Contribuciones a las Ciencias Sociales
Julio 2014


Maximiliano E. Korstanje (CV)
International Committee Research on Disasters, Bryant, Texas USA

Risks are adjusted to conceptual categories similarly to taboos. Founding parents of anthropology considered that social order was based under the principle of safety. All cultural habits and practices are determined by borders. Accepted and rejected threats install customs in human minds not only modifying their style of life but also their expectances.  Starting from the premise that risks should be considered as cultural legacies coming from a shared history, Mary Douglas & Aaron Wildawsky (1983) emphasize on the culture as the need of protection before environmental hostility. This assumption suggests that societies can be examined by their fears. Valid research should for example explore the demand and consumption of insurance premiums in argentine society which reflect the degree of adaptancy of risk. This represents a new methodology, instrument to understand how risk and practice is inextricably intertwined.

Time allows the coherent classification of experiences, to serve as moral guidelines in times of uncertainty. Whenever events are not framed, or cannot be framed, risk surfaces. First of all, risk connotes a social narrative enrooted in a situation of danger. But risk is not real, this represents a future condition. Whenever the danger takes places in forms of disasters, or emergencies risk disappears (Douglas & Wildavski, 1983; Douglas, 1992). This is exactly the way insurance policies works in modern world. Lay people are encouraged by experts to buy insurance based only in a precautionary doctrine. Any Insurance cannot be bought once the risk has been transformed in a real danger.  U. Beck acknowledges that the modern society is linked to an on-going risk because the grounding social institutions that regulated the social life are in decline. While religion, education and economy not only has changed but also are in process of disappearance, other new types of mediators emerged. Risk connotes an interesting mediator (like money) to connect people otherwise would not be familiar. Without risk, society would disintegrate in question of years (Beck, 2006). The concept of future seems to be inextricably intertwined to risk (Giddens, 1991).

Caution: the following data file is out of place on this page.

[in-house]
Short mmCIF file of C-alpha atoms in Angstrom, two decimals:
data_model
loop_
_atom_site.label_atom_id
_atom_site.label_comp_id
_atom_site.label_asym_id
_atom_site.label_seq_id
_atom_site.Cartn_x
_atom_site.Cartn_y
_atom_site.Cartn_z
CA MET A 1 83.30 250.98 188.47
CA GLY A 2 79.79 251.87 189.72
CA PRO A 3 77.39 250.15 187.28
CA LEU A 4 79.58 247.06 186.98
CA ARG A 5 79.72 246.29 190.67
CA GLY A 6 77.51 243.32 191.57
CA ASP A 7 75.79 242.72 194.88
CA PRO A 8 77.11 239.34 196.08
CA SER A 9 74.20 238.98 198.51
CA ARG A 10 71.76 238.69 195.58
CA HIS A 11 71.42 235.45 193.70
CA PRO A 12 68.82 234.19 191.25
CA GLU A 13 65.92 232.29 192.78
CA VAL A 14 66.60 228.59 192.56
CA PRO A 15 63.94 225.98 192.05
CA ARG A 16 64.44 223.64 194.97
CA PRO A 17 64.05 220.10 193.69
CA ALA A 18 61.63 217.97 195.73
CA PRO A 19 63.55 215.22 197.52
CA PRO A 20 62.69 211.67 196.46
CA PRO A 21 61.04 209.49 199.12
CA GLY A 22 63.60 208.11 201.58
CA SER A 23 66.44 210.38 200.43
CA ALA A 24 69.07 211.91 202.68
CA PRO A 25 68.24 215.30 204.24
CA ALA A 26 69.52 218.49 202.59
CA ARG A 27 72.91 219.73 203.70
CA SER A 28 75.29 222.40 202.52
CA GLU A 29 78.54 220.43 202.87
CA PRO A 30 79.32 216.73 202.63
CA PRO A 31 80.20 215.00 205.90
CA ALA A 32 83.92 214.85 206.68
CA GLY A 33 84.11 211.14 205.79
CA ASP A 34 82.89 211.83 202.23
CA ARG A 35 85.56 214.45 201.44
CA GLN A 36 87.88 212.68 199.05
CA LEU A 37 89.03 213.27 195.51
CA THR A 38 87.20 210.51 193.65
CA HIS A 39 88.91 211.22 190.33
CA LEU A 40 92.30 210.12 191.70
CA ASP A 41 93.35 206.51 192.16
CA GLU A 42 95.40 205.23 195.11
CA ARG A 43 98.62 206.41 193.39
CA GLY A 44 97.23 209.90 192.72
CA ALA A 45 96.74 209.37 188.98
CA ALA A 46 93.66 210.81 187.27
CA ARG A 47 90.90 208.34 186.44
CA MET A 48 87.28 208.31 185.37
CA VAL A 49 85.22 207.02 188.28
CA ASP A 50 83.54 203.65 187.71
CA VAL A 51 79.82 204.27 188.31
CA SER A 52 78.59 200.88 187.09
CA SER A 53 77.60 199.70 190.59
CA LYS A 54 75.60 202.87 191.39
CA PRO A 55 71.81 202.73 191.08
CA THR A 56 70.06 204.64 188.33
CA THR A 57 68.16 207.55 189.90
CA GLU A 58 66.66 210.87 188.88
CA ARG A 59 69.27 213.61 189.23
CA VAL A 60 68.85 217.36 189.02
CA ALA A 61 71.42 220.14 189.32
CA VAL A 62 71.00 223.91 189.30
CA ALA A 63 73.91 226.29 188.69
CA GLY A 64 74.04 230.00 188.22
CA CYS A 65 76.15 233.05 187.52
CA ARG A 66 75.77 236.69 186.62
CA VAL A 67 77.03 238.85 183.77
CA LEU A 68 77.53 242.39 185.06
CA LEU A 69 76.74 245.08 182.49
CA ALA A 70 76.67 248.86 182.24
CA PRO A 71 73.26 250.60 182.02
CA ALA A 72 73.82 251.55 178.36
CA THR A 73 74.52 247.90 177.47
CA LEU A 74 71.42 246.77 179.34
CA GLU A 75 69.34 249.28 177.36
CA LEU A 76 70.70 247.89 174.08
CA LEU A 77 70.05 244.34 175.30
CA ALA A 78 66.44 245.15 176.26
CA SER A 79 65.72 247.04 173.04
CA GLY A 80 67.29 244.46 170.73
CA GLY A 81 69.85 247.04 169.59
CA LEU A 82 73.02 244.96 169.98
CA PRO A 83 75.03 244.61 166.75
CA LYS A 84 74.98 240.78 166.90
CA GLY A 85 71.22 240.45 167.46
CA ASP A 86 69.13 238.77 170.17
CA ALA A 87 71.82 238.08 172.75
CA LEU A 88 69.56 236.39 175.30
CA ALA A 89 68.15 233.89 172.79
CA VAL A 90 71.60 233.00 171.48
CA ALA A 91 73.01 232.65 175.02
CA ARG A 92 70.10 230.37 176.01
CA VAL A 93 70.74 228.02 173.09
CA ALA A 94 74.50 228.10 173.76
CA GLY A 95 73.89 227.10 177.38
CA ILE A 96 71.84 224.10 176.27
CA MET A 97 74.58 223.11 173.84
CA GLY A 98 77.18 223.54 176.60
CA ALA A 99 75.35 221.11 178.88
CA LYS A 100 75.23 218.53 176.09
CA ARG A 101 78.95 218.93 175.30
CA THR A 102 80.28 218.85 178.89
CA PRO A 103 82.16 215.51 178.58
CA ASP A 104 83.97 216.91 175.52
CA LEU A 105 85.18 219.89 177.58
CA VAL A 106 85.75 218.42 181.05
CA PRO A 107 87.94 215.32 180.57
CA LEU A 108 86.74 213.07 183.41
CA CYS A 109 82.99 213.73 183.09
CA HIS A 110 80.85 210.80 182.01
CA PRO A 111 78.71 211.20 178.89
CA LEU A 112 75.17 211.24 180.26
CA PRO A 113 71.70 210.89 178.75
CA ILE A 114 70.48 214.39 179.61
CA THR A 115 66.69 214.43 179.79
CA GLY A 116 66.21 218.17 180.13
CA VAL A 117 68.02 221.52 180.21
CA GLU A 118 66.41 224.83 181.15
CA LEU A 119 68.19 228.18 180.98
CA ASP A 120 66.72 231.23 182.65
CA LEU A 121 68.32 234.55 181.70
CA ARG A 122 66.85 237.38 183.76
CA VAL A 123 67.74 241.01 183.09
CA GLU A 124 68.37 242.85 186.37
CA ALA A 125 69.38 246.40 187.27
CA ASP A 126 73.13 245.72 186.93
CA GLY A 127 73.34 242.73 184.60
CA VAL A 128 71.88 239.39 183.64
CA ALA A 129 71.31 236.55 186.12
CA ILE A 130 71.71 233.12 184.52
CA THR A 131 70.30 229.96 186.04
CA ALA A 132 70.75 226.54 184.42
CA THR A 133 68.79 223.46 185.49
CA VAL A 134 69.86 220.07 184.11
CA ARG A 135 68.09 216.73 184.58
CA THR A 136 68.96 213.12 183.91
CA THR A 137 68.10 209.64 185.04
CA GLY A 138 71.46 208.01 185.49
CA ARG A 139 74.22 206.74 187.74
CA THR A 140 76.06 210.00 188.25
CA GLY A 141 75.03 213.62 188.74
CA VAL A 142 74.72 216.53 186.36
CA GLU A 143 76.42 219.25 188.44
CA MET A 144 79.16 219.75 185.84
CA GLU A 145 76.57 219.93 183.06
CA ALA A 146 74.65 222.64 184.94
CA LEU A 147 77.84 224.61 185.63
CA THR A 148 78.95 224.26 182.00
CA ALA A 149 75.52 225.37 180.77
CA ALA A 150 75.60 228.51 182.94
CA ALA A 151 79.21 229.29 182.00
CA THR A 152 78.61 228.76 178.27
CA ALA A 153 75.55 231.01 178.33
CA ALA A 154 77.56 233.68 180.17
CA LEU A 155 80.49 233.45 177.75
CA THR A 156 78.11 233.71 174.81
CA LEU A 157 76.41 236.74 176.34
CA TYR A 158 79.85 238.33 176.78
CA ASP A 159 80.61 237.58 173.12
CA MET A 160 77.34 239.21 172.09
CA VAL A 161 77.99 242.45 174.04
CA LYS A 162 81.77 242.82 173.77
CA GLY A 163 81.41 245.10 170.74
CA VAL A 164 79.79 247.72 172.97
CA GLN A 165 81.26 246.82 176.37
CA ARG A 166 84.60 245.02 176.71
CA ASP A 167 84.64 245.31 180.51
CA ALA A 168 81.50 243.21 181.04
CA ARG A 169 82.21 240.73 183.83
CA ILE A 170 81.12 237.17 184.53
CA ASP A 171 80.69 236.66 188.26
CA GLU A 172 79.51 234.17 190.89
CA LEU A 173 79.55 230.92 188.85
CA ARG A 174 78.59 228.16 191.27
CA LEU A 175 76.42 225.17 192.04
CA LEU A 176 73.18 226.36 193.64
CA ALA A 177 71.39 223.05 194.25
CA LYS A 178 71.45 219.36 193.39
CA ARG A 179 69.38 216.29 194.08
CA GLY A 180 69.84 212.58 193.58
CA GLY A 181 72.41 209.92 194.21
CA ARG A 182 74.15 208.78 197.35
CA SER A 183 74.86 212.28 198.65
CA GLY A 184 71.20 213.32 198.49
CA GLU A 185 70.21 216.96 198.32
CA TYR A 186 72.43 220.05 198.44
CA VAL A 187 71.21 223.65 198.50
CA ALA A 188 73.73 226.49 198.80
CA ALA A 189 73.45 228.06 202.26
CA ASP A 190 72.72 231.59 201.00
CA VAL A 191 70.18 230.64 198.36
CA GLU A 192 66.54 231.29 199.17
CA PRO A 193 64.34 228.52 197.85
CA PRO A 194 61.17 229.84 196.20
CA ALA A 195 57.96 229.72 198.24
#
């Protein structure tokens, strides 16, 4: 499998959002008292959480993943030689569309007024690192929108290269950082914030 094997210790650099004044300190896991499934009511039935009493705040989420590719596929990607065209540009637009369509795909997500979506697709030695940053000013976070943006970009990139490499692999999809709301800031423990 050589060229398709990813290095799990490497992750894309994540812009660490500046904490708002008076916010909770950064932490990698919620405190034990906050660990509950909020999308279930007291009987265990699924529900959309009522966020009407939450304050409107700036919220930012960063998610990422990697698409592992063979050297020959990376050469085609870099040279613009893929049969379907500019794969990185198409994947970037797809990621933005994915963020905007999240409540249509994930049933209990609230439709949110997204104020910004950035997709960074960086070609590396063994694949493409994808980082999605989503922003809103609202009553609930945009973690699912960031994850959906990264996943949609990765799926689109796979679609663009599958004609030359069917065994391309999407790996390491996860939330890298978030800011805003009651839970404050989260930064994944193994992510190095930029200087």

In tourism industry, undoubtedly, 9/11 marked a starting point. The psychological impact of this event transcended the boundaries of nationhood by the degree of visual technology developed by the media in West. Terrorists not only employed against West their own means of transport, which created a new tactic of terrorism, but also found in the media a compliance to distribute a fear-mongering message. Clearly, tourism has been one of the industries most affected by terrorist acts. Terrorism determines the way travelers garner information and draw images of their destinations (Peattie, Clarke and Peattie, 2005). Because of their unfamiliarity with the visited destination, travelers and tourists are often target of diverse crimes. Some  terrorist cells attack tourists with a double-message. On one hand, they inflict a sentiment of panic in the public opinion of the victims’ countries of origin. On another, they undermine the citizenry’s trust in the state. Of course, any destination combines risk aversion with risk attraction factors. As Lepp and Gibson (2008) put it, this industry seems to be circumscribed by two contrasting tendencies, the sensation or novelty seeking risk and risk aversion. The type of psychological personality of tourists plays a crucial role at time of determining the perception of risk. In addition, B. West (2008) considers the terrorist attacks in 2003 to Western tourists in Bali. They have been memorialized by the Australian Press as the archetype of terrorism, comparing this event with 9/ 11. This means that collective memory and crises are inextricably intertwined in the national discourse. Postmodern nationalisms legitimize travel as a universal benefit to human kind which should be defended at any cost. Similarly, the narrative of terrorism emphasizes that enemies of democracy utilize foreign tourists precisely because of their vulnerability, as acts of cowardice.